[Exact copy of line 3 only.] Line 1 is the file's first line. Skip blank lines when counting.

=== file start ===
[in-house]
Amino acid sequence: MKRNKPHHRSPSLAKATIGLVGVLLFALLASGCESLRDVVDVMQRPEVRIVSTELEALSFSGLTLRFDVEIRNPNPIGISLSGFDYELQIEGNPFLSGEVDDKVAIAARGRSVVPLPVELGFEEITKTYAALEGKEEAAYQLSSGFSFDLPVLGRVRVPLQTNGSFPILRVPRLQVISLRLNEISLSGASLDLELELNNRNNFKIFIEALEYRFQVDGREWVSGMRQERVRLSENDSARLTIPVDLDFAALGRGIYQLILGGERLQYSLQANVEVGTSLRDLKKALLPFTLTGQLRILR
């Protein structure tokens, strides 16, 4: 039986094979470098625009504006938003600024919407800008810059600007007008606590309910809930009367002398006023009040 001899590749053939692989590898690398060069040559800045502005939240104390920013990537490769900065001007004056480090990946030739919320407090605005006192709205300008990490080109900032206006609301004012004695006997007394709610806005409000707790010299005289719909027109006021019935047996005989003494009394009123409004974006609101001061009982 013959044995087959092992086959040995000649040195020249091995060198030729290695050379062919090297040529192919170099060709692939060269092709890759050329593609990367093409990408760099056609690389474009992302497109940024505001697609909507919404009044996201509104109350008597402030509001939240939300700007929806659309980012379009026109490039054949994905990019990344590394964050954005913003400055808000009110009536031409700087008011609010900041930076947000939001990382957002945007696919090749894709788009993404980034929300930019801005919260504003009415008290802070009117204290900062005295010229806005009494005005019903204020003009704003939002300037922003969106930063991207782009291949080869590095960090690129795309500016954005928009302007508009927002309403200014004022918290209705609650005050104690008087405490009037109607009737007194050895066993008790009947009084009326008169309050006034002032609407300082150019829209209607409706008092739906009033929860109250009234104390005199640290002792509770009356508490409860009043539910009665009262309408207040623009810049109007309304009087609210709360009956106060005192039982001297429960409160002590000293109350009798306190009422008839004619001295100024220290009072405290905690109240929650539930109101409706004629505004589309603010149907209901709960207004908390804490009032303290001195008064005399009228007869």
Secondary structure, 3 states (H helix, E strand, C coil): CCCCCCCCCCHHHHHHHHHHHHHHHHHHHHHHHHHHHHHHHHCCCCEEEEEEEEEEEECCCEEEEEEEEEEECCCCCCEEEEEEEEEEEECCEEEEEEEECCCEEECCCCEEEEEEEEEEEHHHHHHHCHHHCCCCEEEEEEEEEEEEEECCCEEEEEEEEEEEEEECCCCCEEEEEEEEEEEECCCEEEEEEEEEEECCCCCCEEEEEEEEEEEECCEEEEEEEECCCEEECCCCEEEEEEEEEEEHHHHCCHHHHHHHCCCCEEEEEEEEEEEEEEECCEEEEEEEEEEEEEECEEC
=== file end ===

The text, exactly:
């Protein structure tokens, strides 16, 4: 039986094979470098625009504006938003600024919407800008810059600007007008606590309910809930009367002398006023009040 001899590749053939692989590898690398060069040559800045502005939240104390920013990537490769900065001007004056480090990946030739919320407090605005006192709205300008990490080109900032206006609301004012004695006997007394709610806005409000707790010299005289719909027109006021019935047996005989003494009394009123409004974006609101001061009982 013959044995087959092992086959040995000649040195020249091995060198030729290695050379062919090297040529192919170099060709692939060269092709890759050329593609990367093409990408760099056609690389474009992302497109940024505001697609909507919404009044996201509104109350008597402030509001939240939300700007929806659309980012379009026109490039054949994905990019990344590394964050954005913003400055808000009110009536031409700087008011609010900041930076947000939001990382957002945007696919090749894709788009993404980034929300930019801005919260504003009415008290802070009117204290900062005295010229806005009494005005019903204020003009704003939002300037922003969106930063991207782009291949080869590095960090690129795309500016954005928009302007508009927002309403200014004022918290209705609650005050104690008087405490009037109607009737007194050895066993008790009947009084009326008169309050006034002032609407300082150019829209209607409706008092739906009033929860109250009234104390005199640290002792509770009356508490409860009043539910009665009262309408207040623009810049109007309304009087609210709360009956106060005192039982001297429960409160002590000293109350009798306190009422008839004619001295100024220290009072405290905690109240929650539930109101409706004629505004589309603010149907209901709960207004908390804490009032303290001195008064005399009228007869």